- In the last five centuries, Malta has had only seven earthquakes.
- When Andorra does experience earthquakes, they do not go over two on the Richter Scale,
- Saudi Arabia has not seen any major earthquake or landslike in the past decade.
Let us be clear right from the start: there are no parts of Earth's surface that are safe from seismic activity and earthquakes. Some countries are near tectonic plate boundaries, and such disasters are more likely to happen in their proximity.
Earthquakes can range in size from those strong enough to cause severe destruction to those so weak that humans can barely feel them. However, some countries are less likely to experience those same activities. No place is safe from quakes, but these countries come close enough.
While Barbados does experience natural disasters such as earthquakes and landslips, they are not so frequent for Barbados to be considered a dangerous location. Compared to the magnitude of earthquakes in places like Trinidad and Tobago and the Leeward Islands, this Caribbean country is still much safer.
The Maltese archipelago rests on the safer part of the African plate. After the British colonization of Malta, there have been very few epicenter activities in that part of the Mediterranean Sea. Malta experienced as little as seven earthquakes in the last 500 years. Because of such limited damage throughout its history and little known victims, Malta is considered a low-risk earthquake area.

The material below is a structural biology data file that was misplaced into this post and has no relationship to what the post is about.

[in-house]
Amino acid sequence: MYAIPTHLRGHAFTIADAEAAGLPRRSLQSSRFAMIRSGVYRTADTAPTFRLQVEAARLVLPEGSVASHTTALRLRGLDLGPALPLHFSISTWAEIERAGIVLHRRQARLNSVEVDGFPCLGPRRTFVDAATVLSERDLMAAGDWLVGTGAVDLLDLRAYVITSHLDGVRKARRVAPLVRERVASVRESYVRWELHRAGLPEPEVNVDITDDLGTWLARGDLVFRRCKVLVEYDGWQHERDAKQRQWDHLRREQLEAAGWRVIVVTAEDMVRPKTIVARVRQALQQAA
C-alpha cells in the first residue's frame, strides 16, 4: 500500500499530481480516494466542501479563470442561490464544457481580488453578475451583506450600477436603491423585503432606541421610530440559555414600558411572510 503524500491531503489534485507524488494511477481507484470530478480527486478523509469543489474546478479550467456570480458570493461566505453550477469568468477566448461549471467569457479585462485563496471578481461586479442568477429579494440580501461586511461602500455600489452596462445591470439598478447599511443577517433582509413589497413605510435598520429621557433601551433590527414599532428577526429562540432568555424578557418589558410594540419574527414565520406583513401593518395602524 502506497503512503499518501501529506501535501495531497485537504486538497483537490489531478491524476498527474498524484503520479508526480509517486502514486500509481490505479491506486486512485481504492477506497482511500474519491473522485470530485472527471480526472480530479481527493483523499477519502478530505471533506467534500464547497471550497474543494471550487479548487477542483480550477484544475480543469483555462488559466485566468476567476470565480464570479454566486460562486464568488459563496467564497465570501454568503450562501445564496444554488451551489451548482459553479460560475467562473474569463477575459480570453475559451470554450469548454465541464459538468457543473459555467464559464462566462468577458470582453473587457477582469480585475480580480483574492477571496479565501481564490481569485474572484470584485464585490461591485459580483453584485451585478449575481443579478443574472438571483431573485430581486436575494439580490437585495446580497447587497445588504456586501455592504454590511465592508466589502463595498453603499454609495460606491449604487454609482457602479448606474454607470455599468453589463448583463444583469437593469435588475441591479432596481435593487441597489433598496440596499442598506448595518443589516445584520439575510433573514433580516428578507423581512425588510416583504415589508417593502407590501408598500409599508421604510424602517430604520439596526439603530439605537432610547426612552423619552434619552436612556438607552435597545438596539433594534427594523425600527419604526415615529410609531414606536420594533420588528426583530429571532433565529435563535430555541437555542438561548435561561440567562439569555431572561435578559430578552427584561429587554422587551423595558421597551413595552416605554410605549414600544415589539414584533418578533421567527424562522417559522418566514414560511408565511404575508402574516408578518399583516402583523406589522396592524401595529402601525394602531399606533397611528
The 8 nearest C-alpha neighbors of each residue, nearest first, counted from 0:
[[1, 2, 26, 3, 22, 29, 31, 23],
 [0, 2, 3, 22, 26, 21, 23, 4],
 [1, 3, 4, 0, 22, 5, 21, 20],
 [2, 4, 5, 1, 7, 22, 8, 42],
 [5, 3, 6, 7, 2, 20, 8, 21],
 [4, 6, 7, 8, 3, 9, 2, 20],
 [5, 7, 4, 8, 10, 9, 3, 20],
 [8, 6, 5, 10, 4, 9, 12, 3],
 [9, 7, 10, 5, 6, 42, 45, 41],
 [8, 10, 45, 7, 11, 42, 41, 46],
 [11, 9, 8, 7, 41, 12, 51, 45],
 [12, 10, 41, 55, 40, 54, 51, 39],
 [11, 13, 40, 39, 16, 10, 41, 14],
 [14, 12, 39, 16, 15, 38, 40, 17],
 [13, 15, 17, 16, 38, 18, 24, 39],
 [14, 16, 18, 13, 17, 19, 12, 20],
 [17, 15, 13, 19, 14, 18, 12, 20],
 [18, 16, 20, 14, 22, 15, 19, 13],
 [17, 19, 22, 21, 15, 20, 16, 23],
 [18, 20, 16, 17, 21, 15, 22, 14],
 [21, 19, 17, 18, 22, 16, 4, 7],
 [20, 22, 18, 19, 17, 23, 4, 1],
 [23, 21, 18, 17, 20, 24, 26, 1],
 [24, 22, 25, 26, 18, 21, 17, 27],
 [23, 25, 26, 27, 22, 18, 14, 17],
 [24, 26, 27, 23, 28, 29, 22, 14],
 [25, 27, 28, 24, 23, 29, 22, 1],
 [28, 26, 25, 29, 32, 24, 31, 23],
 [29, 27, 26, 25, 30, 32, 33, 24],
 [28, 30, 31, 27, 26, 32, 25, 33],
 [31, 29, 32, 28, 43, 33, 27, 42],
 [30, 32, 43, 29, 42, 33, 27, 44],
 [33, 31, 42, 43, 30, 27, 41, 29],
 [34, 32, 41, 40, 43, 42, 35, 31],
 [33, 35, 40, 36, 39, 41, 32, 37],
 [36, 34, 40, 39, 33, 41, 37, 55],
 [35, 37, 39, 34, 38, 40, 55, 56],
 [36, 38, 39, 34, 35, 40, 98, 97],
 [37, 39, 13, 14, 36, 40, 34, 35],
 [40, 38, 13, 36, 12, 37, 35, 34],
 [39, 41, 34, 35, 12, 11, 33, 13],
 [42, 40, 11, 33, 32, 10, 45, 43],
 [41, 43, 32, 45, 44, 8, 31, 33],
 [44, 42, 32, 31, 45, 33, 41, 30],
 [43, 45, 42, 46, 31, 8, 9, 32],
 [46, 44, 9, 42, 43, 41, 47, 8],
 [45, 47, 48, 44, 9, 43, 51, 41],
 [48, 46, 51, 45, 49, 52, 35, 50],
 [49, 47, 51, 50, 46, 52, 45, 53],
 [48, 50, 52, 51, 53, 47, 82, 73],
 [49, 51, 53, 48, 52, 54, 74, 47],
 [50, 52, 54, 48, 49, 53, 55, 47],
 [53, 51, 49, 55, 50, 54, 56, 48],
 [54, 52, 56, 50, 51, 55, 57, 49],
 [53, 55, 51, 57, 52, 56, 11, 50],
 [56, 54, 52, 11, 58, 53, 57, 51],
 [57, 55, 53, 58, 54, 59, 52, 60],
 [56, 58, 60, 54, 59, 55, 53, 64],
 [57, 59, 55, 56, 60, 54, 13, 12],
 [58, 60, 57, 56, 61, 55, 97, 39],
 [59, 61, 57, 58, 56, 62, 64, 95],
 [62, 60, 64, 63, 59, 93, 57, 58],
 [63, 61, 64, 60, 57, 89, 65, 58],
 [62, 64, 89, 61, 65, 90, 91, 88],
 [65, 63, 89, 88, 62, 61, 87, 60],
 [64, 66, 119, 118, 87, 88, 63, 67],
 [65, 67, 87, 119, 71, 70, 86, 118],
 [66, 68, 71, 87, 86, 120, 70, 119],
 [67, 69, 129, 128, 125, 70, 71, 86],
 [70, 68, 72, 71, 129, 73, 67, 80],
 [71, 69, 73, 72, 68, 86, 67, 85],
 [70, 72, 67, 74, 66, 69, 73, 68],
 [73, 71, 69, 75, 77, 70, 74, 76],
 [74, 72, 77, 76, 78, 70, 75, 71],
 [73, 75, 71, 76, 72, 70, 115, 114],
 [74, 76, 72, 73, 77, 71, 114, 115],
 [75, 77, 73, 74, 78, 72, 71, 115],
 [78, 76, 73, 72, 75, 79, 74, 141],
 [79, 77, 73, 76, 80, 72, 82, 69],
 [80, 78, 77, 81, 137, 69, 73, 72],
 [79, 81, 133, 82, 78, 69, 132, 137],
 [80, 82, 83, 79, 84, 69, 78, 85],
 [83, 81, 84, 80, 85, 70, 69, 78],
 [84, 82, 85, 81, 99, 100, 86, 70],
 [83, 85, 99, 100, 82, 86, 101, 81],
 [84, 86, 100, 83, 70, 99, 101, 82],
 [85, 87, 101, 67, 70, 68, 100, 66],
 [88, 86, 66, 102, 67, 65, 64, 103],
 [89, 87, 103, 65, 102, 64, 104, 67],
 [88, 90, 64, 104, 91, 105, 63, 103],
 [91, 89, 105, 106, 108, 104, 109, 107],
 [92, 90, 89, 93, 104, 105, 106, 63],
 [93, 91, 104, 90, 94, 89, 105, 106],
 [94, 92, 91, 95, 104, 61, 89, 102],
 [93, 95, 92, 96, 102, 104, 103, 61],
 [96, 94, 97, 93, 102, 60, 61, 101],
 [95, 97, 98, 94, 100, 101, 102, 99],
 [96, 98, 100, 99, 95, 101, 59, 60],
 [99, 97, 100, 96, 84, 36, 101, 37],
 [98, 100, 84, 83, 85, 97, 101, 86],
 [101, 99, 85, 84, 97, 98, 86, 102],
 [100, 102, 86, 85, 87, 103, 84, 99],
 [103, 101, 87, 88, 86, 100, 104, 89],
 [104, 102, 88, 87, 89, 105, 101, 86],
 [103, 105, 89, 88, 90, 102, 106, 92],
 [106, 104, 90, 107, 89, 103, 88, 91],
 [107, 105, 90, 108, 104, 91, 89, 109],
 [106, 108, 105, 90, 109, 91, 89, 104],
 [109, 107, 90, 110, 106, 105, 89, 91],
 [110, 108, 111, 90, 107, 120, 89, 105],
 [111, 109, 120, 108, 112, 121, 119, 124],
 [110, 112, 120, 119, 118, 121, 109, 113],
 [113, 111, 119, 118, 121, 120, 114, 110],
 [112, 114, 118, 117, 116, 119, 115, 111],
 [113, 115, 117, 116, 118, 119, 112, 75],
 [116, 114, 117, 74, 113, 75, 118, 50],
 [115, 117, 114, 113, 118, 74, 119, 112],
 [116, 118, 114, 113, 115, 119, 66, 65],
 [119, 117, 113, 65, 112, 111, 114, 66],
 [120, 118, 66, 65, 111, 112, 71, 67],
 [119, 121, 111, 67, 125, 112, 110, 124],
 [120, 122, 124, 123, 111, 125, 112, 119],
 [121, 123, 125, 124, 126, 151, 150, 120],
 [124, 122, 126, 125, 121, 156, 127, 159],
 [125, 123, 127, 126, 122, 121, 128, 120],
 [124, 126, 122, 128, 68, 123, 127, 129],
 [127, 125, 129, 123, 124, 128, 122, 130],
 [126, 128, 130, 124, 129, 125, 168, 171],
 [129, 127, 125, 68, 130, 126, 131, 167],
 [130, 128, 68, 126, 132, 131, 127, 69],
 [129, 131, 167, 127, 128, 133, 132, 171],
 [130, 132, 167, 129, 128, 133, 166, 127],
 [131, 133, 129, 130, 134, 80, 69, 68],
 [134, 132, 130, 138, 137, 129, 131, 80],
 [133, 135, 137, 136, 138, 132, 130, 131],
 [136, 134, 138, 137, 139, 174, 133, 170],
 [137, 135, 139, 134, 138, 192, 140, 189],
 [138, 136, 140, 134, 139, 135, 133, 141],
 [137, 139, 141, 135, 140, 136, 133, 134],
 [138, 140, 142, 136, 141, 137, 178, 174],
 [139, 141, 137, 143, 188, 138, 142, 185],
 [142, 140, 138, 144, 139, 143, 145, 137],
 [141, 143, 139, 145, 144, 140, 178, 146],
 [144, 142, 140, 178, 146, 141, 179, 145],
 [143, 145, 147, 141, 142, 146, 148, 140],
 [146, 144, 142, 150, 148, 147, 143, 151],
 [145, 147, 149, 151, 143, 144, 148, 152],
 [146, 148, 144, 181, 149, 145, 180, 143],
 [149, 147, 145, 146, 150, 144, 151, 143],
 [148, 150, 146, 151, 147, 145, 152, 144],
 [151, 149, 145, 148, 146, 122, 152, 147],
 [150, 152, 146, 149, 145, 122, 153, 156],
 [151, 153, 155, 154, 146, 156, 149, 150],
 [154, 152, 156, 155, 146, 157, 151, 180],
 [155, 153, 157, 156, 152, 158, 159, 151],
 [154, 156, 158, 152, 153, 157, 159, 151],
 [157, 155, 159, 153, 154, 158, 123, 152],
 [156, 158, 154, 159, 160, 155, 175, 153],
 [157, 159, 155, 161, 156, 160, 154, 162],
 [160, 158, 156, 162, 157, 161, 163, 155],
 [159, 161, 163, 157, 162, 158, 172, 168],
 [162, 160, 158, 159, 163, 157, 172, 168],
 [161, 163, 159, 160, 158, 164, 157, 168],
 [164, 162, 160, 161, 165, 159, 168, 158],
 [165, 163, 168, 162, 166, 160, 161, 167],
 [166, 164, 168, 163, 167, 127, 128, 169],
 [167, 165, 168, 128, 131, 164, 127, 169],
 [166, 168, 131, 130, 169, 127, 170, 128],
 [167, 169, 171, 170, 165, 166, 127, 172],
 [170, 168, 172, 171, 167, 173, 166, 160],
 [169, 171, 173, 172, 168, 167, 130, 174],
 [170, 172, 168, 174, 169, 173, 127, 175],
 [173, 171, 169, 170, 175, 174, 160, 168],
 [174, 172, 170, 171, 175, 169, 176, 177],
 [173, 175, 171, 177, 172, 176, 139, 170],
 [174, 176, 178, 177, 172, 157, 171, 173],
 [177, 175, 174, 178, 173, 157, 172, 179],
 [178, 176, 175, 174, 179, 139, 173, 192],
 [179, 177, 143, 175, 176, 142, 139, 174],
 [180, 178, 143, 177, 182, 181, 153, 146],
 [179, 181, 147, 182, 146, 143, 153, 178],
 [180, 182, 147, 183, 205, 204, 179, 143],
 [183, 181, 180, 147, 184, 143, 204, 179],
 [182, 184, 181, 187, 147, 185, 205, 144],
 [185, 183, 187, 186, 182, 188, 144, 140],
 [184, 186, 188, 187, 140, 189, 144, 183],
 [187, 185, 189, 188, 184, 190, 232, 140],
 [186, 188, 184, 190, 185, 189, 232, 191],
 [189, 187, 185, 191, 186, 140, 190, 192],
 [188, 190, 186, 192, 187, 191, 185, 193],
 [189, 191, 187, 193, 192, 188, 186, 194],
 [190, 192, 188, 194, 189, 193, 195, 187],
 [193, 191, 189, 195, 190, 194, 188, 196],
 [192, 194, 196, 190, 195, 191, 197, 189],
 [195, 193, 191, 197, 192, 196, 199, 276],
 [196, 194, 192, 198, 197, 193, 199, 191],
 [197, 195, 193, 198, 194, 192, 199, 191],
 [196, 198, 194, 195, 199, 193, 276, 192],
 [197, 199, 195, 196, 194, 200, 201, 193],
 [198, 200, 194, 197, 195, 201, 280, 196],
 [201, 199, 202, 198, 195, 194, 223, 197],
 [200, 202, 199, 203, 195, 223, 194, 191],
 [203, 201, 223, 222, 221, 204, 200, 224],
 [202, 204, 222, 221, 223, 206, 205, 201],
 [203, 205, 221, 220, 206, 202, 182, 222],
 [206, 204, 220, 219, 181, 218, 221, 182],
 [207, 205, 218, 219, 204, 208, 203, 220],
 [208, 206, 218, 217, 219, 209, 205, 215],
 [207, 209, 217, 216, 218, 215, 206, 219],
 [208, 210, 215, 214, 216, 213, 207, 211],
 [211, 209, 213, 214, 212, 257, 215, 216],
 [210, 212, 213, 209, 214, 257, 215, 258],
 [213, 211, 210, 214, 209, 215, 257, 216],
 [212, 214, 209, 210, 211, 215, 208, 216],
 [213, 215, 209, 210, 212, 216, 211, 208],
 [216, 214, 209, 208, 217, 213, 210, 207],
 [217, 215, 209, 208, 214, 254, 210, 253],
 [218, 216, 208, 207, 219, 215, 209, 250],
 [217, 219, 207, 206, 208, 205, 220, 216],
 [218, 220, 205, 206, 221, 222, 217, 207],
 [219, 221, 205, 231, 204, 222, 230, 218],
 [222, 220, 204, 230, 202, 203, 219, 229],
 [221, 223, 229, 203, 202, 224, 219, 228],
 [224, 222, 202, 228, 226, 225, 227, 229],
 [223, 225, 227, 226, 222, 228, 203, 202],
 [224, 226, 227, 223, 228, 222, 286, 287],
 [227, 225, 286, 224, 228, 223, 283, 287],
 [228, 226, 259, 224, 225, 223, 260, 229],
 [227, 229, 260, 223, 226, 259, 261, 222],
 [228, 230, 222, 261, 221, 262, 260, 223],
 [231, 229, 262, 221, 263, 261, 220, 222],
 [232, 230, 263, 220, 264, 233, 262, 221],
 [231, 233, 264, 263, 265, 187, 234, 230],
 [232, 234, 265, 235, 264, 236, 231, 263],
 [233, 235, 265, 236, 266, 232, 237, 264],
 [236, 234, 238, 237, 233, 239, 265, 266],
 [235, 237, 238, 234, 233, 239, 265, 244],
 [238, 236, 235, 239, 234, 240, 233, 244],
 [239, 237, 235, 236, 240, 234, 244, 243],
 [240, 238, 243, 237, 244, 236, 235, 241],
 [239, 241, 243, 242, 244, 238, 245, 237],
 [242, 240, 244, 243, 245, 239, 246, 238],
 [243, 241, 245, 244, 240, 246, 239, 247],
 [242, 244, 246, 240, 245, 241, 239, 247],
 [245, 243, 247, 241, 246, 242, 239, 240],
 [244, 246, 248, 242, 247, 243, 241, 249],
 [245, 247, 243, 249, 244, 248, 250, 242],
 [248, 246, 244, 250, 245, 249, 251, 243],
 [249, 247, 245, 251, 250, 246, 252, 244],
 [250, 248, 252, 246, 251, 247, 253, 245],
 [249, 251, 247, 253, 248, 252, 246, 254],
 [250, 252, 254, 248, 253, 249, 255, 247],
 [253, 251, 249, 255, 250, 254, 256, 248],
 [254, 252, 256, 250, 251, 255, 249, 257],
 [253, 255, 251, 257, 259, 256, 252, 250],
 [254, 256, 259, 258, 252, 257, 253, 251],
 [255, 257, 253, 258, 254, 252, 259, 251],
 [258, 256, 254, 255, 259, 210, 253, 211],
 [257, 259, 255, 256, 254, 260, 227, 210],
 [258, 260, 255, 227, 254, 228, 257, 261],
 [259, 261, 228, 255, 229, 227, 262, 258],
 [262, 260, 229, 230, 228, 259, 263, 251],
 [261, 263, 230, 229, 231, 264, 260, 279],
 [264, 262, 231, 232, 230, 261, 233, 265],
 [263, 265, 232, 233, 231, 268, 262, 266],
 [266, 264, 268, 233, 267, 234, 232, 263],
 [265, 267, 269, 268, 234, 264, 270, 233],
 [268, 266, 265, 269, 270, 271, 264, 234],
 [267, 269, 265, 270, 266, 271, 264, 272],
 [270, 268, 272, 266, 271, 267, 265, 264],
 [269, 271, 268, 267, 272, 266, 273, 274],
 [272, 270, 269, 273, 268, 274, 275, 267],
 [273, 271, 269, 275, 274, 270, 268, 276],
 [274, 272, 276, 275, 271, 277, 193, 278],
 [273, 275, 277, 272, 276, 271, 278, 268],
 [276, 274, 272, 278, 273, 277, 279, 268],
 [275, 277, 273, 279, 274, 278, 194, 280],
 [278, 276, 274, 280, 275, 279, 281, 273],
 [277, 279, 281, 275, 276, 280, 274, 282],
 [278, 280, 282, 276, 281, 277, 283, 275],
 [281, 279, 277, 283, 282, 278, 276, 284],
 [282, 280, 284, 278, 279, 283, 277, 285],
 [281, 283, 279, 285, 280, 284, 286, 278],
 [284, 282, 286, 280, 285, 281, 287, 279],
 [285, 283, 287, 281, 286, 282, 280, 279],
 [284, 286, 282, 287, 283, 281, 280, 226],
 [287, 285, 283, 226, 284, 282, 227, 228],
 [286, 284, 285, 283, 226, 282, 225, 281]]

The earthquakes in Finland are relatively weak, with their magnitudes usually ranging between 0-4 on the Richter Scale. Finland also doesn't have any active volcanoes to worry about, so their people are typically considered very lucky concerning the frequency and intensity of natural disasters.
Norway is also one of the countries where earthquake activity is sporadic and unusual. This Nordic country, located in the northwestern part of Europe, didn't experience any intense or dangerous seismic activity in the last ten years.
Every time you see a news headline that includes Sweden and earthquakes, you will also see comments about it being very unusual. Some western parts of Sweden do experience minor earthquakes, but they are usually too minor to cause any significant damage. One small earthquake a year isn't such a bad deal.
Andorra is a small country placed in the southwestern part of Europe, bordered by Spain and France. Usually, any earthquake activity that happens inside Andorra tends to be less than two on the Richter Scale, so Andorra is considered a reasonably safe place to hide from earthquake disasters.
2. Saudi Arabia
Since they are close to each other, Saudi Arabia also shares the geographical benefits of Qatar. Even though the country is prone to infrequent seismic activities around the parts near the Red Sea, they are seldom considered dangerous. No significant earthquakes or landslides happened in the last ten years in Saudi Arabia.
This small nation is the most common entry on every list of countries with the lowest risk of natural disasters. Qatar is considered a country least likely to experience cyclones, droughts, big floods, and earthquakes.
The worst this country can hope to experience are sandstorms and negligible floods. It is far enough from any major fault lines, as well as volcanoes, which makes it one of the safest countries with the least seismic activities.